Wednesday, June 16, 2010

Checklists for Selecting a Marketing Automation System

Summary: here are some checklists to help select a marketing automation system. For more details, attend my Focus Webinar on June 29.

On June 29, I'll be giving a Webinar on “Matching a Marketing Automation System to Your Needs”, part of a day-long set of all-star lead management presentations organized by the Focus online business community. (Click here to register; it’s free.) Here's a bit of a preview.

My message boils down to two words: "use case". That is, prepare detailed use cases for the tasks you need and then have each potential vendor demonstrate how their system would execute them. The point is to focus on your actual requirements and not a generic list of capabilities or vendor rankings.

Another way to put it is: eat your vegetables. Don’t try to avoid the hard work of figuring out what you need the system to do. You’ll have to do that anyway, during implementation. But if you wait until then, you may find out too late that you selected the wrong system.

Even buyers who assess their needs may need some help figuring out what features those needs imply. Here are five tables extracted from the Webinar with some useful details.

The first table shows a sample use case for a Webinar program. (Click on the image to enlarge it.) It illustrates the need for the use case to be specific, both in terms of describing a specific marketing program and of describing the steps to execute the program. Most marketers could put together the first two columns, Tasks and Steps, from their own knowledge. The remaining column, Items to Test, lists system features that may be unfamiliar to marketers who have not previously worked with a marketing automation system. You may need some help (say, from consultants like Raab Associates Inc.) with adding this column to your own use cases.

The second table looks at functions for different types of marketing programs. The premise is that you need different marketing programs for each step in the customer life cycle, starting with awareness generation and ending with retention. Ideally you’ll have programs in each category, but in practice some categories are more important than others. To help focus your selection process on those high-priority categories, the table describes when each category is likely to be important. It then lists the key system function for each category and the specific features related to those functions.

The third table helps to assess the complexity of your needs. The first column describes the media you'll use and the second lists business characteristics contributing to program complexity. Required media can be directly compared with the media supported by potential vendors. Program complexity is a little trickier, but I’d consider your needs complex if more than three or four of the factors are present.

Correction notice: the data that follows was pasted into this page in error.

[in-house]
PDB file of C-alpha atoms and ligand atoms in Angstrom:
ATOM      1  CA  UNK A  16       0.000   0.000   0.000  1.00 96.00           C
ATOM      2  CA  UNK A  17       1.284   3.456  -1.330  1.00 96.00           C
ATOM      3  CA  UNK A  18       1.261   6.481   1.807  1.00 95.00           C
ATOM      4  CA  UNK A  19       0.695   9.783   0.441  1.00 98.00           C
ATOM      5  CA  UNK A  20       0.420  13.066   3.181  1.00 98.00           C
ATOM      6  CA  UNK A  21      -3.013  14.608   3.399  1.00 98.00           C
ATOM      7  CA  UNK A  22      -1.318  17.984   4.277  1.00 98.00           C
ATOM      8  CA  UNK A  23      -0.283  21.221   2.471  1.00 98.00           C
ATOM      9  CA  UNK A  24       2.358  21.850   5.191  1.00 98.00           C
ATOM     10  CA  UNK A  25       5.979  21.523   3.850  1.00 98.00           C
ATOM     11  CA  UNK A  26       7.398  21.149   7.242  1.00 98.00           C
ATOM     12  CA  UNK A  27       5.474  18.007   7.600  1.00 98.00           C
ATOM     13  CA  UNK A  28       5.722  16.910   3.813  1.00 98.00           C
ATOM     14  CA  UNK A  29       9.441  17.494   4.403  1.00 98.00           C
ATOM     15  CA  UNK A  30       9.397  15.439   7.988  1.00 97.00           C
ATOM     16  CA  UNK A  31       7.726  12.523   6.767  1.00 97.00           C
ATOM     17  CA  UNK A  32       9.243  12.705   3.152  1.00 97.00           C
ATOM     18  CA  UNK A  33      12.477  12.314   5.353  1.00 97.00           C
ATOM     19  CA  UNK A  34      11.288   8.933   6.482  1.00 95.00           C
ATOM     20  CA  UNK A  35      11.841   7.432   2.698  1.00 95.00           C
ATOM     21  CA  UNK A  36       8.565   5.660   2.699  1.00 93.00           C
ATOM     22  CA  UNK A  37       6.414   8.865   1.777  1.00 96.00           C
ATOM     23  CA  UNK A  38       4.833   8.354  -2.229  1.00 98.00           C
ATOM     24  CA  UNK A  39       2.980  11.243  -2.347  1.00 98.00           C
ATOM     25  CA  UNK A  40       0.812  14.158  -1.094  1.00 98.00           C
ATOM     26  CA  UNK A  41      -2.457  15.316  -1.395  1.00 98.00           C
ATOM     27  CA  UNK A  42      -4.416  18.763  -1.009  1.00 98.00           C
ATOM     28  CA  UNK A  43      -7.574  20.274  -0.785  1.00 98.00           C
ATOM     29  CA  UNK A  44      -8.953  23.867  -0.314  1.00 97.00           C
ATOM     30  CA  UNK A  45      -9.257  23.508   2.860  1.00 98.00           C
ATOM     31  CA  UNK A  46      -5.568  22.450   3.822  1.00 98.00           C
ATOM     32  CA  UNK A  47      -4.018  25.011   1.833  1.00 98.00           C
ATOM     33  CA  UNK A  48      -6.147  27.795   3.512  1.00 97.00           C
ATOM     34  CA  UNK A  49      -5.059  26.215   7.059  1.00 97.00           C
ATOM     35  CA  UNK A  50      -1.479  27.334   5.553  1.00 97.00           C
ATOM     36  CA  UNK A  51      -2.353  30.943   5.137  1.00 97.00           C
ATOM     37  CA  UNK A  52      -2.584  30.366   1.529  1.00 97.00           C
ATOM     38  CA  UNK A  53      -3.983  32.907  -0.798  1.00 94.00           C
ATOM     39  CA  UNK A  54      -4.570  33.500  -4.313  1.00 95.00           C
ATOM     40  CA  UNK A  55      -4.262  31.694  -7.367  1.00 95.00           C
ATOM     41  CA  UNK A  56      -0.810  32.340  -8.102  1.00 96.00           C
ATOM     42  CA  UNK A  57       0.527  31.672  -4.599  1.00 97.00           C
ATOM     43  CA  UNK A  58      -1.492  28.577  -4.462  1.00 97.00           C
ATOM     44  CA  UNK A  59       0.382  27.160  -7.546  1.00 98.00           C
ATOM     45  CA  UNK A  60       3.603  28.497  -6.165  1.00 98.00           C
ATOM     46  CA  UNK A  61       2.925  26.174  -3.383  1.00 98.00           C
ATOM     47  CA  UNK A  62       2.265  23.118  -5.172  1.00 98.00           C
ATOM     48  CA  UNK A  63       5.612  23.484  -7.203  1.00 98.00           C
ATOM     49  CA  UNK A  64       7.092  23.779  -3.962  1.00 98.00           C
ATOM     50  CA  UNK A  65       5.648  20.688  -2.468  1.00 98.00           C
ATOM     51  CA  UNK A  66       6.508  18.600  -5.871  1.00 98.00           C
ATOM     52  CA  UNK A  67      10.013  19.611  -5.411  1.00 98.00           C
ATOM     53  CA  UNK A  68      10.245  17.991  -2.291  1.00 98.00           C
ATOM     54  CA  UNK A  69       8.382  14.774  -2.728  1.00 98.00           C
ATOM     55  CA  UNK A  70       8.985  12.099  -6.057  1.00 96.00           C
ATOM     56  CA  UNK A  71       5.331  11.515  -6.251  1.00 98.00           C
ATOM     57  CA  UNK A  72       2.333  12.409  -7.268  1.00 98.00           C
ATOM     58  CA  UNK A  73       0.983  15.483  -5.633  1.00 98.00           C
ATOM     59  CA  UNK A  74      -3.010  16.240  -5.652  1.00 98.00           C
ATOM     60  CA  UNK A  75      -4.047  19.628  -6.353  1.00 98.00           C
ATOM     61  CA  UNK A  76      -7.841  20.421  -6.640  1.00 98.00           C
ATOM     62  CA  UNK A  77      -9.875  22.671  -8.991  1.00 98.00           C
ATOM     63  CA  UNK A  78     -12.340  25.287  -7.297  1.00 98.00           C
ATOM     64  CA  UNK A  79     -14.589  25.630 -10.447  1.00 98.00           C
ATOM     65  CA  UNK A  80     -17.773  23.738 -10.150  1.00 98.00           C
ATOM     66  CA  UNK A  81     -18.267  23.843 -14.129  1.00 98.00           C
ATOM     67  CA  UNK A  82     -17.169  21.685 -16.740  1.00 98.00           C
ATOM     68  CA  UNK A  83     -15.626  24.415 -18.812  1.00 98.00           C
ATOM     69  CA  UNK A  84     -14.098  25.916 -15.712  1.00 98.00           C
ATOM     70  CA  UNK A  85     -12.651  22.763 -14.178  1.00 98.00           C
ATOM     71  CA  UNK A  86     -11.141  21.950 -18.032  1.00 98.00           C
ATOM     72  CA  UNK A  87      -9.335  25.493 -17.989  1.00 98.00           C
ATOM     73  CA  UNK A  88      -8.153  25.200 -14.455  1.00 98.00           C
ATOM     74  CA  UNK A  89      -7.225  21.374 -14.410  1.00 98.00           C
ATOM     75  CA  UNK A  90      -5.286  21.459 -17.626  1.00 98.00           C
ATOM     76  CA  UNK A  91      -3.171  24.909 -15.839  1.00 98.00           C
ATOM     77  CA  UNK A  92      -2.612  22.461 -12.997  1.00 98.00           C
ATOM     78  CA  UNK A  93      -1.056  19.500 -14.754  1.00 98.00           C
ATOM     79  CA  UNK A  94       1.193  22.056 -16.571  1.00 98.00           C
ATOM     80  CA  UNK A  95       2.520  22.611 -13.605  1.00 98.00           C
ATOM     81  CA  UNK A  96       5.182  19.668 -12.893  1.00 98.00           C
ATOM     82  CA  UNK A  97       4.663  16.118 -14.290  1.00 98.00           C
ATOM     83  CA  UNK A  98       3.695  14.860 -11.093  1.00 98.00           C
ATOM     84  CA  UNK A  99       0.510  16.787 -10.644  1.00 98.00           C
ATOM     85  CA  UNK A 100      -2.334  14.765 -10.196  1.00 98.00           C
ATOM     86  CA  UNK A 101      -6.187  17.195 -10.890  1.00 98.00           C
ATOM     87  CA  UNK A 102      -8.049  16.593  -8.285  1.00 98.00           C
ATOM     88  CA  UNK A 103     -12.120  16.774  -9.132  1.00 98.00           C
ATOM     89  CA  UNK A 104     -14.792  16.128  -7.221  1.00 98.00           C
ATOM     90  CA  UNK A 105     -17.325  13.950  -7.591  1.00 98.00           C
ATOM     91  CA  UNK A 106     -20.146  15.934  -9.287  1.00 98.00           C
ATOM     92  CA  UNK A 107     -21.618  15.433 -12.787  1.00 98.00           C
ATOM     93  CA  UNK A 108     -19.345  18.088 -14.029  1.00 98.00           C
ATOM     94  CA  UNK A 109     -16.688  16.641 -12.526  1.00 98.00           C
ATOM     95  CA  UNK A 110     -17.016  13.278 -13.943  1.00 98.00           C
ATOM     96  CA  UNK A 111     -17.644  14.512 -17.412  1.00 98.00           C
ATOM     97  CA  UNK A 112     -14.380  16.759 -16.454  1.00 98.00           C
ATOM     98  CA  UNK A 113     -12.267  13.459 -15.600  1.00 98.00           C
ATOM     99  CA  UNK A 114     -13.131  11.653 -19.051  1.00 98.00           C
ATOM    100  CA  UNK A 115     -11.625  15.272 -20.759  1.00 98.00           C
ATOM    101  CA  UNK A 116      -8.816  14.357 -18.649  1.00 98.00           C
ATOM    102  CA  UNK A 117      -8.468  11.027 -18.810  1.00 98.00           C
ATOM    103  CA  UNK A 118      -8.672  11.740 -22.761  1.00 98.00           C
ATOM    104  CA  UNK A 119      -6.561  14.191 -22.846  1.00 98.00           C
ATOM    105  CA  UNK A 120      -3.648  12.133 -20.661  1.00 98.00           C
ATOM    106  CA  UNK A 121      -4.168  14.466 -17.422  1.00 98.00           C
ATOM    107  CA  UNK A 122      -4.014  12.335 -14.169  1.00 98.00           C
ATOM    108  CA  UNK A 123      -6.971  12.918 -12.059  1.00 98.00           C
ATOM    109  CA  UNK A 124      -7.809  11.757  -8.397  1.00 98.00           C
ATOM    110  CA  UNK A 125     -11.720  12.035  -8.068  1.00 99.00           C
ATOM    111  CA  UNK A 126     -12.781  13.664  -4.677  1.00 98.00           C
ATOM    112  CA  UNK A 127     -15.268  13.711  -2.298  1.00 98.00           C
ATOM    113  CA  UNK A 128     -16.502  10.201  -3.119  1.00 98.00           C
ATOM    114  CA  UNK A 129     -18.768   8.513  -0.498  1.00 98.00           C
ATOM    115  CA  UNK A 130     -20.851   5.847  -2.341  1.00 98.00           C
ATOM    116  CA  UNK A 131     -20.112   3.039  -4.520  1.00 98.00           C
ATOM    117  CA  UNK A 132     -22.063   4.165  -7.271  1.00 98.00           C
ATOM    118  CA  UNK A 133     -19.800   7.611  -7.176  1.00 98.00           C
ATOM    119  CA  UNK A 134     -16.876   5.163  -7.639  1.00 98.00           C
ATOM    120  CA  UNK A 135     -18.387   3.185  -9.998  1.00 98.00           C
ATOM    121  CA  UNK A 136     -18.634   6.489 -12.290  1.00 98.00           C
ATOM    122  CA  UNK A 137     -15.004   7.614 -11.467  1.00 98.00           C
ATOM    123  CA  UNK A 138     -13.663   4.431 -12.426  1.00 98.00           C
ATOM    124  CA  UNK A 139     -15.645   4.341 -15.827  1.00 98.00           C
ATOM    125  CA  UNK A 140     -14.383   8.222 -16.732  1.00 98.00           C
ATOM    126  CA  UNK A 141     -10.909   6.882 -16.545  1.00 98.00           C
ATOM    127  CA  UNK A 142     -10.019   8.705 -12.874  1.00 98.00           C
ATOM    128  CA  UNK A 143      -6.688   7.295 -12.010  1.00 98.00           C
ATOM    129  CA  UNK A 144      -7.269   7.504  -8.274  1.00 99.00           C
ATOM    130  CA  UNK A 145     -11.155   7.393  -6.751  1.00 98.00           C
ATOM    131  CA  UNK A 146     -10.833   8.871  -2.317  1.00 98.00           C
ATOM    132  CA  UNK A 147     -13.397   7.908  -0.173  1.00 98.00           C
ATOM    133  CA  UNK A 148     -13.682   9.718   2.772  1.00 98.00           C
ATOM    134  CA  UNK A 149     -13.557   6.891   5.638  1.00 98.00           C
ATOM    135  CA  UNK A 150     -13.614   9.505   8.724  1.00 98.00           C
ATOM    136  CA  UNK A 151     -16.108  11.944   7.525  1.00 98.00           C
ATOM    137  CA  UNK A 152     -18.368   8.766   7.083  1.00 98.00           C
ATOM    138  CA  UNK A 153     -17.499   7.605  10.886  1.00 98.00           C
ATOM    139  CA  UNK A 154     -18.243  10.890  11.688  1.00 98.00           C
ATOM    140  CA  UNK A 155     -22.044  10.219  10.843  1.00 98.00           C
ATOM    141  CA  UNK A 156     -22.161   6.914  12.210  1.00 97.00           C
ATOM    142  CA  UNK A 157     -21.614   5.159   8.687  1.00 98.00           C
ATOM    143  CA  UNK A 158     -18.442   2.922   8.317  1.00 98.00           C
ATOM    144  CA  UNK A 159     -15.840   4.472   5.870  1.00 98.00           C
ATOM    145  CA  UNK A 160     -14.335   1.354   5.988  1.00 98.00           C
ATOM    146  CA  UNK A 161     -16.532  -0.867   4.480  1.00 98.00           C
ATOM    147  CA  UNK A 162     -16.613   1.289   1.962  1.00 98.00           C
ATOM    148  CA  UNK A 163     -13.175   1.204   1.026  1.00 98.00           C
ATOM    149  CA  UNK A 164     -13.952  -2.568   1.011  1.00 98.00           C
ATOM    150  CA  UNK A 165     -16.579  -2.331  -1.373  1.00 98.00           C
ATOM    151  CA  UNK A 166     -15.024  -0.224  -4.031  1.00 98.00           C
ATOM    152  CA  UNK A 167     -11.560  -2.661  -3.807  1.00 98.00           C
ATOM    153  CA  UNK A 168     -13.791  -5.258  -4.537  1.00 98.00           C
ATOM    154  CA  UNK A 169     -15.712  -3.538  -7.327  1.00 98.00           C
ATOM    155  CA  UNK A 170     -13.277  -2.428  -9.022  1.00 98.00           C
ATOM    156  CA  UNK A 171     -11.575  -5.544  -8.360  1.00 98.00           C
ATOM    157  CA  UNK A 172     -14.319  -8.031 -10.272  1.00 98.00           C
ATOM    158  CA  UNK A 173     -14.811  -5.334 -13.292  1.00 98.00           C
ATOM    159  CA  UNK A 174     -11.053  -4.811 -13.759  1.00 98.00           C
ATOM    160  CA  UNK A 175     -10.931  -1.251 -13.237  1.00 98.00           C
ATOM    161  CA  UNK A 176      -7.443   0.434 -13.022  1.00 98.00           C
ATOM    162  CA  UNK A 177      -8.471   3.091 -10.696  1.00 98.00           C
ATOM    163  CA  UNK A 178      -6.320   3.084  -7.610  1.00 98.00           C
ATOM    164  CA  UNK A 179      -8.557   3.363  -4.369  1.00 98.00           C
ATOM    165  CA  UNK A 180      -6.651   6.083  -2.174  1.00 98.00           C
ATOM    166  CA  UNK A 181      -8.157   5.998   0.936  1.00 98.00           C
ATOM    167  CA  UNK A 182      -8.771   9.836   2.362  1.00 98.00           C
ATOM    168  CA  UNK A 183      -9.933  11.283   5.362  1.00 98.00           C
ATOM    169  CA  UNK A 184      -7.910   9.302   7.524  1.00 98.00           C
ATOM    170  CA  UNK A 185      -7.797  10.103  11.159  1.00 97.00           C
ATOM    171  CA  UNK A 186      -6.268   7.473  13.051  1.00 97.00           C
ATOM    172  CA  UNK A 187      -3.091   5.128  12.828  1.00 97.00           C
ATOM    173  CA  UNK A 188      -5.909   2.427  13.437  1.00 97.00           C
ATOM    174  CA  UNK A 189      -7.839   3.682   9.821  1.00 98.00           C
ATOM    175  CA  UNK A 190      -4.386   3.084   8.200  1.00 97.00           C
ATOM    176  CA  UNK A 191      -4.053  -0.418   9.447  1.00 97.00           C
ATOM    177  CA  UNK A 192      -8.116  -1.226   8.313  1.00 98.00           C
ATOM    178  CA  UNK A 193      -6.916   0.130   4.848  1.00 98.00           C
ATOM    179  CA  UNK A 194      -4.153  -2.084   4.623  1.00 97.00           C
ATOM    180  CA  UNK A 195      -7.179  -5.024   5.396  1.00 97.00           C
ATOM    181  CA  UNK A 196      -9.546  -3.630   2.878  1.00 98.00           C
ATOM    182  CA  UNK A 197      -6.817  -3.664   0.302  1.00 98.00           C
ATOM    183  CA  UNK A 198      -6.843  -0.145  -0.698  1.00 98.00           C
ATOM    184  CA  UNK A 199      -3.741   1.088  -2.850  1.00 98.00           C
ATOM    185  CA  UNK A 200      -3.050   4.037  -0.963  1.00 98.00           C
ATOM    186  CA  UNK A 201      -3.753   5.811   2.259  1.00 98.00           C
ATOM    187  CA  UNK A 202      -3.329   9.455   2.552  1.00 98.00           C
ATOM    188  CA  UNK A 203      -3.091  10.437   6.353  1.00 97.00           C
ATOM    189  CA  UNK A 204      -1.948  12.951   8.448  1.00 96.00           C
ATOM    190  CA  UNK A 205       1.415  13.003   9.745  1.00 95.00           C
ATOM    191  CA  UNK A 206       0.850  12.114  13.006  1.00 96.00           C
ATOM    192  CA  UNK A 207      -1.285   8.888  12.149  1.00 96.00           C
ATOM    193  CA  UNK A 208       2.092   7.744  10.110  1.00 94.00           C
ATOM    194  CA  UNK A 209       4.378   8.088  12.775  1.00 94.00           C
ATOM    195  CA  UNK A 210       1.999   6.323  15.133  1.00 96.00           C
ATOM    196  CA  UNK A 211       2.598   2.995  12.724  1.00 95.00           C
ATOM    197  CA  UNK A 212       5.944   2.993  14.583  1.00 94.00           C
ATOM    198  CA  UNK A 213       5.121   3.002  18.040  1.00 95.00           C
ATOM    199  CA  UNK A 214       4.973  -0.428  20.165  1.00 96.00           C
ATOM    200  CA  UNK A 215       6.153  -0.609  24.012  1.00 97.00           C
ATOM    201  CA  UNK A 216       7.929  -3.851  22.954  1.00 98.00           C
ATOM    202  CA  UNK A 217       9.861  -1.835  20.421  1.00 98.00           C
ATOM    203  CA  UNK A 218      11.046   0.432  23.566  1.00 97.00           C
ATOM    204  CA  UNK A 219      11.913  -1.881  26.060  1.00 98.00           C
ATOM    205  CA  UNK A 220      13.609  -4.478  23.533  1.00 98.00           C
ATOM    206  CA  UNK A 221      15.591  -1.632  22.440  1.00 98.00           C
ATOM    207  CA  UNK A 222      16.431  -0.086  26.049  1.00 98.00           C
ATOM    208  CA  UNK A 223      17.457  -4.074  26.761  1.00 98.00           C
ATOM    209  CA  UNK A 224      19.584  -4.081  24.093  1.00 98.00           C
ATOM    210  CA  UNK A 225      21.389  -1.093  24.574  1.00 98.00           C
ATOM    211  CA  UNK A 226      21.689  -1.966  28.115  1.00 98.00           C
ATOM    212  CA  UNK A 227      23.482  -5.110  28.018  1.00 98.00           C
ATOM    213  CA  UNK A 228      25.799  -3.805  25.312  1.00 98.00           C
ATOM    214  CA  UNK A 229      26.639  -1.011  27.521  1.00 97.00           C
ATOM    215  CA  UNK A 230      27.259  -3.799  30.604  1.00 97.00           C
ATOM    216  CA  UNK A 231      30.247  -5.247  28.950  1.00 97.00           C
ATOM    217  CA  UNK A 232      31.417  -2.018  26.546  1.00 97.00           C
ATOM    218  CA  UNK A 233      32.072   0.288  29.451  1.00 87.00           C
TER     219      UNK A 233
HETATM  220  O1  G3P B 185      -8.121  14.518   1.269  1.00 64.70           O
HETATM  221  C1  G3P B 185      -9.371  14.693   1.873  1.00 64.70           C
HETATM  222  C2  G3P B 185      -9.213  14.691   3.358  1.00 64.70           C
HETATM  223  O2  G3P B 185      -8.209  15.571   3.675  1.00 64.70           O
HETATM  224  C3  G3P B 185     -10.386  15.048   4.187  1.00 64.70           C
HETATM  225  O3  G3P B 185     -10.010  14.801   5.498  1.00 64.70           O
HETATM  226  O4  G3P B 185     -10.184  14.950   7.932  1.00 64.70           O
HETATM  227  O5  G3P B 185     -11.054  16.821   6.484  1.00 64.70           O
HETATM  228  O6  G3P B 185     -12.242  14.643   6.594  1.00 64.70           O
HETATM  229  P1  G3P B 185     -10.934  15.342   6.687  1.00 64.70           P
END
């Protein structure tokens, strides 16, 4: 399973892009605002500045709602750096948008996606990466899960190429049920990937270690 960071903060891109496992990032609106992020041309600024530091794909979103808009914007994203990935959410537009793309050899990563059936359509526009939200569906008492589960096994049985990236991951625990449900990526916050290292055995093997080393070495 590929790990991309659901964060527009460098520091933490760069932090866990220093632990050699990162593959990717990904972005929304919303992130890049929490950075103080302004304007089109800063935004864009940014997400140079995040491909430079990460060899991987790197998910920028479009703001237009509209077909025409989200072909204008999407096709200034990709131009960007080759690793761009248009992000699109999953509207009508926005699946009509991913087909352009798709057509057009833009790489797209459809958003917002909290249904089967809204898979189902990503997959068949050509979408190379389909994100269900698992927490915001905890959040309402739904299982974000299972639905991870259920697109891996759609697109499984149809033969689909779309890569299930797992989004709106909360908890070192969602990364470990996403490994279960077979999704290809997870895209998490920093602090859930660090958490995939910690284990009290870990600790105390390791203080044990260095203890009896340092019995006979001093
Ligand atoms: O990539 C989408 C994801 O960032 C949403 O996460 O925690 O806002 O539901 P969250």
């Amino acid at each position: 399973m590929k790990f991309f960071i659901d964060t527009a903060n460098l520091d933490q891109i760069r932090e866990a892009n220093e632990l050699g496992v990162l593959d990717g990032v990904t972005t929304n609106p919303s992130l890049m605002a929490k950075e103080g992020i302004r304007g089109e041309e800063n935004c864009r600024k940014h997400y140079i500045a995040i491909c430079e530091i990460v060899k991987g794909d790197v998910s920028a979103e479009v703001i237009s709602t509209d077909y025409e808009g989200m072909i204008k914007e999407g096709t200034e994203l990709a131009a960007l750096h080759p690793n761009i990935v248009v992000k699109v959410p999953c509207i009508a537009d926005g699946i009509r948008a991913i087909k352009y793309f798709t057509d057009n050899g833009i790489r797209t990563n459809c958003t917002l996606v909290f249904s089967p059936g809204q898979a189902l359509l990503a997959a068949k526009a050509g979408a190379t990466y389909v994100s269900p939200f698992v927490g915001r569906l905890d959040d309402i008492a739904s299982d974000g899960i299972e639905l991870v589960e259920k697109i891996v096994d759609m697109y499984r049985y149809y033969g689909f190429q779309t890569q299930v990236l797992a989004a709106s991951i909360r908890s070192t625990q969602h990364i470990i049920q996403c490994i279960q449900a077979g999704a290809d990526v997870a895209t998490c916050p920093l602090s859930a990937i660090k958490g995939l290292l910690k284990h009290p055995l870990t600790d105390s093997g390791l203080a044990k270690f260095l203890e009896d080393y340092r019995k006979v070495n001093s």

The fourth table is aimed at companies with complex programs. It lists specific requirements you may have and the features needed to meet them. Marketers who don’t need these features may be able to save some time and money by purchasing a system that doesn’t have them built in. On the other hand, some (but not all!) systems do a good job of hiding their advanced features when they’re not being used. So don't automatically rule out an advanced system without looking at it more closely. And bear in mind that you may need the more advanced features in the future.

The fifth table applies to all companies regardless of complexity. It lists features that are present in nearly all systems, but vary widely in their details. For each one, you’ll have to think carefully about your specific needs and see how well each vendor can handle them.

These tables don't list all the features you might need in a marketing automation system. Nor do they address other important considerations such as ease of use, support, partners and stability. I'll talk about all those in the Webinar, so be sure to tune in.


John Sweeney said...

Hi David,

Been enjoying your Marketing Automation posts. This is really usefull stuff. Hope to tune into the webinar.

Unknown said...

Great article, David. Thanks for helping to bring clarity to this space.

customerspecifics said...

Finding customer specific requirements has long been a challenge. In fact, a survey of current automotive suppliers found that a significant number did not know where to go for the latest applicable customer specific requirements. For registrars and end users, this represents a serious problem. How can rules be followed and enforced if they are not readily available?

It is with these challenges in mind was created. Here you will find a community to access, share, and discuss customer specific requirements.

Please understand that the content of this site will take some time to develop as we work hand in hand with each of you to build a comprehensive database of the thousands of available customer specific requirements. We ask that you join us in our cause as we attempt to build something great for the common benefit of the quality community.